Returning to American locales growing coffee, Puerto Rican coffee offers soulful chocolate flavors. Other notes include roasted nuts. Many of the best Puerto Rican coffees are medium roasts. Meanwhile, volcanic soil enriches coffee in Hawaii. Many people detect berries, honey and molasses in Hawaiian coffee. Often grown at lower altitudes, the combination with volcanic soil is definitely unique.

 

  • Adding cold cream to your coffee can keep it warm for 20% longer

This seems counterintuitive. Why would adding cold cream keep it warm? The coffee loses less heat to evaporation. That’s because the coffee is more viscous. Also, lighter-colored liquids emit heat slower. This fun coffee fact can encourage you to reach for cream even when you won’t start drinking your coffee right away. Think of the heat-extending possibilities when adding cream or milk right into a deluxe mug or thermos…

 

  • There are two types of coffee plants—Arabica and Robusta

Arabica is the type of coffee that’s so strongly preferred that many people haven’t heard of Robusta. Coffea canephora, as it’s known scientifically, is a hardier variety of coffee. These coffee plants can withstand abuse from the elements and pesky little beings. It’s grown at lower altitudes. Meanwhile, coffee aficionados and the average drinker tend to prefer Arabica. It’s grown at higher altitudes, in shadier conditions. The coffee cherries hold less moisture, so they are denser. Arabica is so popular in North America, many people haven’t tried Robusta. Robusta has a more bitter taste, while Arabica is sweeter. Robusta coffee plants grow more coffee than Arabica, so it’s no surprise Robusta remains popular.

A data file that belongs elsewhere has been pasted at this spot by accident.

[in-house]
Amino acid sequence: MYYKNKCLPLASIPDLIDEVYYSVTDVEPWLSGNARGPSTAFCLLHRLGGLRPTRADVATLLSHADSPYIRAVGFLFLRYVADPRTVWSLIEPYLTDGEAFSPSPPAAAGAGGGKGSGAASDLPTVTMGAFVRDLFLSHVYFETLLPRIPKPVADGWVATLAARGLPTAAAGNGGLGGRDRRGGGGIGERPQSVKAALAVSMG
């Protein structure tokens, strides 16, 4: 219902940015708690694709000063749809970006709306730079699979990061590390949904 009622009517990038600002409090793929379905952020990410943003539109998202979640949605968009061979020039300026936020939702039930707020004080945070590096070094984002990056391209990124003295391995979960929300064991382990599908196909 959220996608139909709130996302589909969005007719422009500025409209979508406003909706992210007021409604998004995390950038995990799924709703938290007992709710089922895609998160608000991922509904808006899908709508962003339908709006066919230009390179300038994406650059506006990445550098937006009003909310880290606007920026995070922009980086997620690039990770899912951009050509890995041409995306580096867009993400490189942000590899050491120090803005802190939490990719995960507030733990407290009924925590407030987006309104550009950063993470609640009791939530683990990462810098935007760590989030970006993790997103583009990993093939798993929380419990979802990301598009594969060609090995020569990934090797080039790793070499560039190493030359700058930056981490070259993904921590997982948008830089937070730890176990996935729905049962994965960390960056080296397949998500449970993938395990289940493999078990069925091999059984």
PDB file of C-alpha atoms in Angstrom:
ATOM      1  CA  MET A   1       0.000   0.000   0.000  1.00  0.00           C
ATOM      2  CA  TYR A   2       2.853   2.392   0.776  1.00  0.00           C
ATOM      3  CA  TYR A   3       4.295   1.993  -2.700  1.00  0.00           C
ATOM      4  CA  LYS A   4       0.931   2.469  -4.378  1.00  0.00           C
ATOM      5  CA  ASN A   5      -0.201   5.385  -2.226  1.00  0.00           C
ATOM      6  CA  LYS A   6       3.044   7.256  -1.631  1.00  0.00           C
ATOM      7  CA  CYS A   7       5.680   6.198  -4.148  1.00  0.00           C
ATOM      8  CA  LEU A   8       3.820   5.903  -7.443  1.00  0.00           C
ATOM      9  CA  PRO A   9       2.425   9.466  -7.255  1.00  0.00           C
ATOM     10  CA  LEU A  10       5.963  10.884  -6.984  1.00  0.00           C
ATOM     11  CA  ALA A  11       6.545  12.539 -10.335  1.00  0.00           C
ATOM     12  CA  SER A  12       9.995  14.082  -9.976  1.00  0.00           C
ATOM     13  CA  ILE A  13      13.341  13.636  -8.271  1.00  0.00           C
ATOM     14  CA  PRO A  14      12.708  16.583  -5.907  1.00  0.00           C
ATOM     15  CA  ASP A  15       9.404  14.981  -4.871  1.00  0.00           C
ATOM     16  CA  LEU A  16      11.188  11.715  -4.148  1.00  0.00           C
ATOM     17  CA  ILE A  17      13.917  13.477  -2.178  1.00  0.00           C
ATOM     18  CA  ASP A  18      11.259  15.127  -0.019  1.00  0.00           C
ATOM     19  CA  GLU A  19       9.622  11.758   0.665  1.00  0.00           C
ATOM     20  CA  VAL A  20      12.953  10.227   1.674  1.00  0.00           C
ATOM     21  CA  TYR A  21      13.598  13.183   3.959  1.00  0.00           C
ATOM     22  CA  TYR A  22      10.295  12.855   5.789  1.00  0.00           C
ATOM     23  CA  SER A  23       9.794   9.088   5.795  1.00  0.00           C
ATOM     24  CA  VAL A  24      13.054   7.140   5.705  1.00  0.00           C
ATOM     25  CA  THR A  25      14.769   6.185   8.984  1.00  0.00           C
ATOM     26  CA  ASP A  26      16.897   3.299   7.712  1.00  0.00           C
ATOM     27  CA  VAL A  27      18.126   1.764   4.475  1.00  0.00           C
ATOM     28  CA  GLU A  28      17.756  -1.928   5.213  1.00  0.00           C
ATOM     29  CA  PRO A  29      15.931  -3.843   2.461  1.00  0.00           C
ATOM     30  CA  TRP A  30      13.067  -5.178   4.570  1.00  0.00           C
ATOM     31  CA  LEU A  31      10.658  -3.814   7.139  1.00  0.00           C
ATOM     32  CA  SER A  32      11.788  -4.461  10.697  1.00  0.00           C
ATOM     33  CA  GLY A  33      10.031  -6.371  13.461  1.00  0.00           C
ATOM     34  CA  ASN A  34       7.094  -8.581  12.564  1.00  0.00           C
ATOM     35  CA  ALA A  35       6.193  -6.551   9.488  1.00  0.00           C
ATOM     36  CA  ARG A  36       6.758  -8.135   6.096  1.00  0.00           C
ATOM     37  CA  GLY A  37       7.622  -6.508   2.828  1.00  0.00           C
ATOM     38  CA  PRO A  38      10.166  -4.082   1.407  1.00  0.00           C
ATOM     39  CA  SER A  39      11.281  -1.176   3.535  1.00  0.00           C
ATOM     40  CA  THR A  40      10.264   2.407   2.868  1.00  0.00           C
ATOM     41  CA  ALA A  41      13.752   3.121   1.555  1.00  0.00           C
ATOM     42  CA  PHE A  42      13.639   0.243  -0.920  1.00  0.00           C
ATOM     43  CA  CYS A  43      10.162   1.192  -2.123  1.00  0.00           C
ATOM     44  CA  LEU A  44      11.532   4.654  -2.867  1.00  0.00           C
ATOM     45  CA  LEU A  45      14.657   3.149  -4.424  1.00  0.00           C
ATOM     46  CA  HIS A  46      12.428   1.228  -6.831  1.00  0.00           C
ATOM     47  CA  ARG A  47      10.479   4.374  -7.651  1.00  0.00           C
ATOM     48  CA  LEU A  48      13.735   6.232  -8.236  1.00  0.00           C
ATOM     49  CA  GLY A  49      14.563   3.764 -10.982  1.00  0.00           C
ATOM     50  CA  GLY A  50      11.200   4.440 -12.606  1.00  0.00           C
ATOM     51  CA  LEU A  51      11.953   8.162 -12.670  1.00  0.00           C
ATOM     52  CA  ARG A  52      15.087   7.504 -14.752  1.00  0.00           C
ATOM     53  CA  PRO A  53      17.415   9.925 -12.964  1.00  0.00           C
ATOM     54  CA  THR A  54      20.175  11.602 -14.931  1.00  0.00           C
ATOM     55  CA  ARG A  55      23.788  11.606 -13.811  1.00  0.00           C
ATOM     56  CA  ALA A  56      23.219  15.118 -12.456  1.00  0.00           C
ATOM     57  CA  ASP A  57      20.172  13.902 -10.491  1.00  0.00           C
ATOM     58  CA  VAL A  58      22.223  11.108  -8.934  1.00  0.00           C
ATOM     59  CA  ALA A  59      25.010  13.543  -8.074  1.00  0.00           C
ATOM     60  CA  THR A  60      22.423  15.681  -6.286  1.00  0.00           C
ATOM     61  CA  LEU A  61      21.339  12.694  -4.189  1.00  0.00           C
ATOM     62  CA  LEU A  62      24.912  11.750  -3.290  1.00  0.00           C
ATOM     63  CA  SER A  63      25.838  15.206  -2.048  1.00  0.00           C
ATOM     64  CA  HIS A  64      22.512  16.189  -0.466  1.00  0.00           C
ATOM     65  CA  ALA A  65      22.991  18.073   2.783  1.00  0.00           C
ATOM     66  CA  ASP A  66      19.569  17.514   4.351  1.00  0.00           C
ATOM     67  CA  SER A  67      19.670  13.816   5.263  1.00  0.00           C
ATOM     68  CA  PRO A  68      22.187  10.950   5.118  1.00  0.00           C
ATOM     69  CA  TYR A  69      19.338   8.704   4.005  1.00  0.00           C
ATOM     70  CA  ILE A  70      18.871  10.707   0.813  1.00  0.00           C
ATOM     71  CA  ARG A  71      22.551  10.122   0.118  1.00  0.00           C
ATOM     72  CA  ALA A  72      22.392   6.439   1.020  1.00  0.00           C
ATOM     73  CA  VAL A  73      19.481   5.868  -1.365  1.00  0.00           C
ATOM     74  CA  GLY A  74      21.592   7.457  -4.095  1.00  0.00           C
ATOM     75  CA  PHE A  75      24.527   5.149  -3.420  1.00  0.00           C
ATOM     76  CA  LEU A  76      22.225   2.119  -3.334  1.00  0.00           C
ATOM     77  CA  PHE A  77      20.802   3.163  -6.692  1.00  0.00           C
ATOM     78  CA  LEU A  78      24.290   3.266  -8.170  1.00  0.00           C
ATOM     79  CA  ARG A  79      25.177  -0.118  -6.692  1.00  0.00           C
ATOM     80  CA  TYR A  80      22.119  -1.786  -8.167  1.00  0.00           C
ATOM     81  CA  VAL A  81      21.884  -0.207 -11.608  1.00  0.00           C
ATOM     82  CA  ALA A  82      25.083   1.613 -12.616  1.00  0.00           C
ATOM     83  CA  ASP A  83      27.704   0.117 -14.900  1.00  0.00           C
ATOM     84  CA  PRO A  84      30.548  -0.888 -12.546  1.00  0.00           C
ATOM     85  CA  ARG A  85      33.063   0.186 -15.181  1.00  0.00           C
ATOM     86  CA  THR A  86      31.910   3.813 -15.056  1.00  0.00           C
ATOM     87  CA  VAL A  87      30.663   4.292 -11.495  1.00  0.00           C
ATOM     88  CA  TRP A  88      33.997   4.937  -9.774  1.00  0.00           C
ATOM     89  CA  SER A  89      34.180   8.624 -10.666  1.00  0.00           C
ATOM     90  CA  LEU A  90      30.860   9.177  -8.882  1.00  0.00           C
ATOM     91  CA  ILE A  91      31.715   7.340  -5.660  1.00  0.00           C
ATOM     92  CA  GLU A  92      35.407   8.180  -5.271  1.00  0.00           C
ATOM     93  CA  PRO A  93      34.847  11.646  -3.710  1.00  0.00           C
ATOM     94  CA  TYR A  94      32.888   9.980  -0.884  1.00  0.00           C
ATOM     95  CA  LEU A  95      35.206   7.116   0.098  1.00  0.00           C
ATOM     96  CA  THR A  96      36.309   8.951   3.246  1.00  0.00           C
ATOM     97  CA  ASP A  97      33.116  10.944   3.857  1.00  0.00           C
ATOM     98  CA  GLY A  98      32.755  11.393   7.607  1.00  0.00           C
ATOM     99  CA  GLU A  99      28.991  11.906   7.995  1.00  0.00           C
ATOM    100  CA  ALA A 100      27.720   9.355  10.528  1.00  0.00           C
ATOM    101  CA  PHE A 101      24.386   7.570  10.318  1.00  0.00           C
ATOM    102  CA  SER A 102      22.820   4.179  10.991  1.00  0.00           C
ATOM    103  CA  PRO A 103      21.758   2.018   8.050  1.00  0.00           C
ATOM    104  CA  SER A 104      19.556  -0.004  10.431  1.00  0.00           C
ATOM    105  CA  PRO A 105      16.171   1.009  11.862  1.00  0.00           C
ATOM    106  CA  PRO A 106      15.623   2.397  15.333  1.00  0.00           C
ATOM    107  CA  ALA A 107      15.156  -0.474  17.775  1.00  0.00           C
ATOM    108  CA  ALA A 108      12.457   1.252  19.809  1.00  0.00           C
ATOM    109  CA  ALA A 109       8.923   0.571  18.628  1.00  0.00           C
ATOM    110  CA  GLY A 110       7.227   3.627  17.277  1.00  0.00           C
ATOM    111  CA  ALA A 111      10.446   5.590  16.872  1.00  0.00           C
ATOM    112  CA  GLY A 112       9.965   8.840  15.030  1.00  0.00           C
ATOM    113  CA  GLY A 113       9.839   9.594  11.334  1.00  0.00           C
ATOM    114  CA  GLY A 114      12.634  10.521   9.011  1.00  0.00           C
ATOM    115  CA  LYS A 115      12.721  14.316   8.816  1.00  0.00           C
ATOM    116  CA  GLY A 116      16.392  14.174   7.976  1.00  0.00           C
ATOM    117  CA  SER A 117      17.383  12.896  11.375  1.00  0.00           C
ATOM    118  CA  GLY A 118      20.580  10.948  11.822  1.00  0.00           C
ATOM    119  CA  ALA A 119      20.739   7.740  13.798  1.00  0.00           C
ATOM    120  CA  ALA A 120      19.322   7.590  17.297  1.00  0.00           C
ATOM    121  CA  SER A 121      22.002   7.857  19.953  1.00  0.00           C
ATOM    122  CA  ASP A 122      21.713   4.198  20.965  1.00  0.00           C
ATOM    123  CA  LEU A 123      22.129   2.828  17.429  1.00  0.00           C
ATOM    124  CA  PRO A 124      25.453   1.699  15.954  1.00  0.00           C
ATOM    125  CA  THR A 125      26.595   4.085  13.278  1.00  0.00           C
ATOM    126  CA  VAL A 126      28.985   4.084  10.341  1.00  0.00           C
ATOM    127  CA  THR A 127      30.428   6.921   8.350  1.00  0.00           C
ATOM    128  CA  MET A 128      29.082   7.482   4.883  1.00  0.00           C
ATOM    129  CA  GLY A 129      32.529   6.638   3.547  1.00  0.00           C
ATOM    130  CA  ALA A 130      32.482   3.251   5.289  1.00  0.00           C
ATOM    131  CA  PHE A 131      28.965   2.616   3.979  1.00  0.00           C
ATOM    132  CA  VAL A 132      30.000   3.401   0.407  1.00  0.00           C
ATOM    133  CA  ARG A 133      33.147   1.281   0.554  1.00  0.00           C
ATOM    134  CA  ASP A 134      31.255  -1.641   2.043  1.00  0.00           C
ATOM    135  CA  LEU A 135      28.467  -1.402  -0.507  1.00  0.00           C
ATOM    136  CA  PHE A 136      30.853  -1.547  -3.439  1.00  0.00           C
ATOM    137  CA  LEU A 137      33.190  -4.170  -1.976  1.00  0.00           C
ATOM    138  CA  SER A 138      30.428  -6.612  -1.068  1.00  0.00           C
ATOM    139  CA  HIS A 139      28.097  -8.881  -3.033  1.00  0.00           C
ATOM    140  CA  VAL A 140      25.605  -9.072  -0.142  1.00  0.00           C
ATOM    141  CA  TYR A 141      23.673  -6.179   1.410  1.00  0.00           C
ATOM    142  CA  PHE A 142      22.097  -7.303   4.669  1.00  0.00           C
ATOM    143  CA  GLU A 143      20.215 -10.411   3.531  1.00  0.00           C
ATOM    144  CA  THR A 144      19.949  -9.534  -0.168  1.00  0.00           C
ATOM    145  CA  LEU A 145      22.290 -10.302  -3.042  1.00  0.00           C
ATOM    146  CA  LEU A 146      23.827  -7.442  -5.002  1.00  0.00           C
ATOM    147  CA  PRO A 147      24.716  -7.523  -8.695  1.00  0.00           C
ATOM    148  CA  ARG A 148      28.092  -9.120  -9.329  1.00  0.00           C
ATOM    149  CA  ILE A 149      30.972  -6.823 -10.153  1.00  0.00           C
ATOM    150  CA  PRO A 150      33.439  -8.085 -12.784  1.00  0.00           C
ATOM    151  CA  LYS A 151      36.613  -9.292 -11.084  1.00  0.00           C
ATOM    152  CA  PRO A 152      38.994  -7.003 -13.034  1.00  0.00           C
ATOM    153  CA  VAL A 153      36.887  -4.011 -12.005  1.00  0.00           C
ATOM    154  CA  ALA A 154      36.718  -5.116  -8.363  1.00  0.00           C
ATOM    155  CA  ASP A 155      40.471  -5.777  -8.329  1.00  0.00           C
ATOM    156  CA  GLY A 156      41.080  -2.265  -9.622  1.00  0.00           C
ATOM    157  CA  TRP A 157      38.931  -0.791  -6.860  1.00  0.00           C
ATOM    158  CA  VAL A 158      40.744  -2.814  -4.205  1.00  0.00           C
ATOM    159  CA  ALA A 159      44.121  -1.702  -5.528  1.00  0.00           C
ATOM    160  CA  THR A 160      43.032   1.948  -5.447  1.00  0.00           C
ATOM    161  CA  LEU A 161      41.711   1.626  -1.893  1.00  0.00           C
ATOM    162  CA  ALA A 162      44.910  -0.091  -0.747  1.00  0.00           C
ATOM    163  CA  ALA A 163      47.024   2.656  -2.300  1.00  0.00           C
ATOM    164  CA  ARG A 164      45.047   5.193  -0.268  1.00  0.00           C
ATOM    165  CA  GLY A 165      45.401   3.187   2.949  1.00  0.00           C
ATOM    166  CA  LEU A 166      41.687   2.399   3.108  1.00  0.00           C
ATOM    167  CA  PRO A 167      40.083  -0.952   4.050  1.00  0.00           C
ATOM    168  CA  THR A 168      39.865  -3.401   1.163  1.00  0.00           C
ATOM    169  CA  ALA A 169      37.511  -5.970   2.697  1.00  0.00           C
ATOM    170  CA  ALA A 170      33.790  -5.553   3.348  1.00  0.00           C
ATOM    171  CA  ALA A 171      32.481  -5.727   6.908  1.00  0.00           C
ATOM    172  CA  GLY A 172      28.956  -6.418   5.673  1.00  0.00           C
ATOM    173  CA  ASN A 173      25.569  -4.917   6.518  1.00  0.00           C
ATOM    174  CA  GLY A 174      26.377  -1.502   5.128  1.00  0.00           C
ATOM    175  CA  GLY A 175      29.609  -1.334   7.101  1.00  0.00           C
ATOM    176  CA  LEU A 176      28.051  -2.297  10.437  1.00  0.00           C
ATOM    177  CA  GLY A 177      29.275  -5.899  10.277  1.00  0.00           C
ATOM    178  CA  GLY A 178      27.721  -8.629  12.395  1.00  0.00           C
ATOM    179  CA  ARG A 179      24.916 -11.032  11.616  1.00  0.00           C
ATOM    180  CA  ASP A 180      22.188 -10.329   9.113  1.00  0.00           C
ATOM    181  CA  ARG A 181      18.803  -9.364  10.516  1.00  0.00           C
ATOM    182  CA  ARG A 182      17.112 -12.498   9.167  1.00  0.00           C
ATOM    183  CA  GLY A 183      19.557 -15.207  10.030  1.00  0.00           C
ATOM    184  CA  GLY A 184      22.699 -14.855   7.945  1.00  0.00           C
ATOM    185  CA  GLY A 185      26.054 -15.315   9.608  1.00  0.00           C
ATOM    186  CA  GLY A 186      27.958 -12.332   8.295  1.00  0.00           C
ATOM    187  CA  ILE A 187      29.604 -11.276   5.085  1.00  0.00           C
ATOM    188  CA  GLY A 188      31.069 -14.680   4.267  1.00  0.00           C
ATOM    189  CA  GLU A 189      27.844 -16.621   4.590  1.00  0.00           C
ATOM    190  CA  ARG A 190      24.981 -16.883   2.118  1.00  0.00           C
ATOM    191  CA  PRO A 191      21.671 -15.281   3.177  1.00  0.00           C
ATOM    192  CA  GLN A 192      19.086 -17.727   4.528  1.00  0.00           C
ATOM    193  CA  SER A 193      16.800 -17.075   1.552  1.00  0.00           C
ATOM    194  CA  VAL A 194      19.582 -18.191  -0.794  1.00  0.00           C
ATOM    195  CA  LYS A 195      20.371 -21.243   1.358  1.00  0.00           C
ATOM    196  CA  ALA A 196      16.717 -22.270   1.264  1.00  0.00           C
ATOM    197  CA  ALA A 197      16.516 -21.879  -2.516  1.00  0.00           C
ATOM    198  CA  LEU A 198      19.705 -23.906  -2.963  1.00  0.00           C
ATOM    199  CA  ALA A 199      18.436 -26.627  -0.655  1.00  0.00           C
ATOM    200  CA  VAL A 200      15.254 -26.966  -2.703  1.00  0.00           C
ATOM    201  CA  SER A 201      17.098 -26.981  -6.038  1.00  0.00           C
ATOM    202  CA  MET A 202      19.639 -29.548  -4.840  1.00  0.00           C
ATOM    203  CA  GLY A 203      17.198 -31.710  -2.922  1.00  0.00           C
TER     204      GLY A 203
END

• Coffee has health and mental health benefits

While acknowledging coffee isn’t for every person or every moment, it does have health benefits.  Those who drink coffee get up and at ‘um—they’re less likely to suffer from depression. Regulating blood sugar is another positive effect. Healthy compounds lie in a cup of joe. Eicosanoyl-5-hydroxytryptamide (EHT) is a fatty acid that can help prevent neurodegenerative disorders like Parkinson’s or Alzheimer’s.

  • Children get their coffee kicks too

In many countries, families let children consume coffee at younger ages. That’s the case in many Spanish-speaking countries in Latin America. French children also drink coffee with a lot of milk. In most countries, this would be controversial. However, many parents see no problem in giving coffee in moderation to youngsters. Joey can have a cup o joe too!

  •  Coffee purchases can have a large impact

Although those far from the equator can’t purchase local coffee, they can do a lot of good with their purchase if they’re intentional. Coffee purchases can have a great impact in countries with weaker currencies and simpler economic and trade structures. As the most valuable crop in some countries near the equator, jobs in the coffee trade can empower coffee farms of all sizes. They can lift up families and even youth.

 

High-Altitude Coffee for a Good Cause

 

Subida Coffee Co. produces stellar single-origin brews. In Western Honduras, a high-altitude coffee growing and shipping operation is an exciting opportunity. Subida’s sales support the education of Honduran youth. Beyond a great cause, Subida is also sustainable in every aspect of agriculture and human involvement. With Rainforest Alliance certification and a gourmet taste, it’s hard to find a better investment for your coffee allowance than Subida Coffee Co. In whole bean or ground form with two different roasts, diverse coffee palettes can be satisfied by one company.

The coffee of Subida Coffee Co. is grown by the team at the Moses Project, a 120-acre commercial farm and agriculture training center in a small community outside of Santa Rosa de Copán.